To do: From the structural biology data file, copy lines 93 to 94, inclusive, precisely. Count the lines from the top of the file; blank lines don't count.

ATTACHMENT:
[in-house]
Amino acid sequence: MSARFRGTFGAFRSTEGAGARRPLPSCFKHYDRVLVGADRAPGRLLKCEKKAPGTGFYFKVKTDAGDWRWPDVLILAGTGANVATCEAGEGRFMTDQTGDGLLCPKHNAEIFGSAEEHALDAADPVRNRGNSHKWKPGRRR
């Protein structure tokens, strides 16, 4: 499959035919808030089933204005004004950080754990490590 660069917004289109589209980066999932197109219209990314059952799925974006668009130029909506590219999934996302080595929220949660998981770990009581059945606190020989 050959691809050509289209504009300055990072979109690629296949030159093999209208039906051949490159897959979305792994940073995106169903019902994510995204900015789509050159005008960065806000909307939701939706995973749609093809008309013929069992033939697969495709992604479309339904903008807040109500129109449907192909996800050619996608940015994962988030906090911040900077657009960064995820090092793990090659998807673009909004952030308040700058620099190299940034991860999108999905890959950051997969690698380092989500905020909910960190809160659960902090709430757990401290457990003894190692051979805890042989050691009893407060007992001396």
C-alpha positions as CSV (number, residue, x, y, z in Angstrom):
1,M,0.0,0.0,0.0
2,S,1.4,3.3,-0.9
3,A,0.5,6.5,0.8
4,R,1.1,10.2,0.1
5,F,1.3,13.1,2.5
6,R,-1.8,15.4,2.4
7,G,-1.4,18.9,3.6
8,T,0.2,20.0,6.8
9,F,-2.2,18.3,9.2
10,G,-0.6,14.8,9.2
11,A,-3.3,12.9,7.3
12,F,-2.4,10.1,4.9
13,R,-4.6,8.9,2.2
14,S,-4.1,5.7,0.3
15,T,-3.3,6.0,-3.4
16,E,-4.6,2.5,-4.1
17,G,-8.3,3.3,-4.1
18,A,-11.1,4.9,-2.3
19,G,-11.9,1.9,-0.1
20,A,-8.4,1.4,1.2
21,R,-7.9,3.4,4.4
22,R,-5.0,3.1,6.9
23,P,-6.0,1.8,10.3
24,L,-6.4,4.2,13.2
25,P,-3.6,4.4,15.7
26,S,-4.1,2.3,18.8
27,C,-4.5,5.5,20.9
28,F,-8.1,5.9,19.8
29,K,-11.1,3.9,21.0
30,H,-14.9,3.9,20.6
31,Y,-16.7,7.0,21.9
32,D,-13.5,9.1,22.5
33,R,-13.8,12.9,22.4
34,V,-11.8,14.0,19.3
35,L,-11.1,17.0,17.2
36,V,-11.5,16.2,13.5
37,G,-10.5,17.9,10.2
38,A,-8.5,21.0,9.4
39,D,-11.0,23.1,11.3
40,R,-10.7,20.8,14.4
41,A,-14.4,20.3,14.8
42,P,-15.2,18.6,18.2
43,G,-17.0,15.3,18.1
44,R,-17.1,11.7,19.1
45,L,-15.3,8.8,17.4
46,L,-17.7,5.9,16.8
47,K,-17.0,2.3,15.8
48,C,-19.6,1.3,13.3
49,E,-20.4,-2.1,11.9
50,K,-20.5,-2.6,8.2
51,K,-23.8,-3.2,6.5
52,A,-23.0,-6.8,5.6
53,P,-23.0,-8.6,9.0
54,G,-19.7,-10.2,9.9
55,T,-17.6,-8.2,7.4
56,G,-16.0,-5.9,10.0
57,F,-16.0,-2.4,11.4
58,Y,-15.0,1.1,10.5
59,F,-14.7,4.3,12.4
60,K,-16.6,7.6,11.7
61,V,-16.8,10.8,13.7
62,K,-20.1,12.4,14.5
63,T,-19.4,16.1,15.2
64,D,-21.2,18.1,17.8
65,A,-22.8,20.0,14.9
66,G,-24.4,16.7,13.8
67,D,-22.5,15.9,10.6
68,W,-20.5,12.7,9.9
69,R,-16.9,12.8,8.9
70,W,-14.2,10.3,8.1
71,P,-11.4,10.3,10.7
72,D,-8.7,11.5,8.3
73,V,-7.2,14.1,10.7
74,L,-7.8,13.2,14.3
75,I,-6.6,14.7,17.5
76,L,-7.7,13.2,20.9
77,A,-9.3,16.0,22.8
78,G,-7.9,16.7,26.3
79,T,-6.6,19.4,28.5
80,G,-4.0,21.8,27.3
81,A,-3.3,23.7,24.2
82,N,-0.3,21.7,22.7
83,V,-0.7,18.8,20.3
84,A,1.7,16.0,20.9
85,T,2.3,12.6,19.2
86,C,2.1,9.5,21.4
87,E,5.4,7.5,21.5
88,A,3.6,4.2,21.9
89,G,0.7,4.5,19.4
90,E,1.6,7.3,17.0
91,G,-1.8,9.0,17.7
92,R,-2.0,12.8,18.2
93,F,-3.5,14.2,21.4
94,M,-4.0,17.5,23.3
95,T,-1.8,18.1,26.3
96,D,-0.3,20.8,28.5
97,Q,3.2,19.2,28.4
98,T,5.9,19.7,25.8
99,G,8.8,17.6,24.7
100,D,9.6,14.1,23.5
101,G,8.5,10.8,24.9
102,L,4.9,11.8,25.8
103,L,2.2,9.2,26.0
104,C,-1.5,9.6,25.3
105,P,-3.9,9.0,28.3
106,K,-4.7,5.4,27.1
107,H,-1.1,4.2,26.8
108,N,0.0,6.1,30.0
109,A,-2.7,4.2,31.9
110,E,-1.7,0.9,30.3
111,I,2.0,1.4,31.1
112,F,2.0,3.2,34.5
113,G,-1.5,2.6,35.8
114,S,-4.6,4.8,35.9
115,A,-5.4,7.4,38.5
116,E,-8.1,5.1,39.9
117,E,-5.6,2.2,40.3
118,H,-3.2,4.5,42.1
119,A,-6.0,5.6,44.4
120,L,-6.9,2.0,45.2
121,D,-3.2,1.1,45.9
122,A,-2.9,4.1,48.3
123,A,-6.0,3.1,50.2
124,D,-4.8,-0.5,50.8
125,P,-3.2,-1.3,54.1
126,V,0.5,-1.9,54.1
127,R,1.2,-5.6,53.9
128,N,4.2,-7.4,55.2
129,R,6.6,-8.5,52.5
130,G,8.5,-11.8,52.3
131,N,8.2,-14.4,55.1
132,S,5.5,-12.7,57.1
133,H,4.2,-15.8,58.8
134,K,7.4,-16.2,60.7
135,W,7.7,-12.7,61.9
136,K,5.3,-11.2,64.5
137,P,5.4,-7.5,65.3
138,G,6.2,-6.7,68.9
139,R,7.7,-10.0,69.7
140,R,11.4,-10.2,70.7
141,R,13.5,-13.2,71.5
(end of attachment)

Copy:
89,G,0.7,4.5,19.4
90,E,1.6,7.3,17.0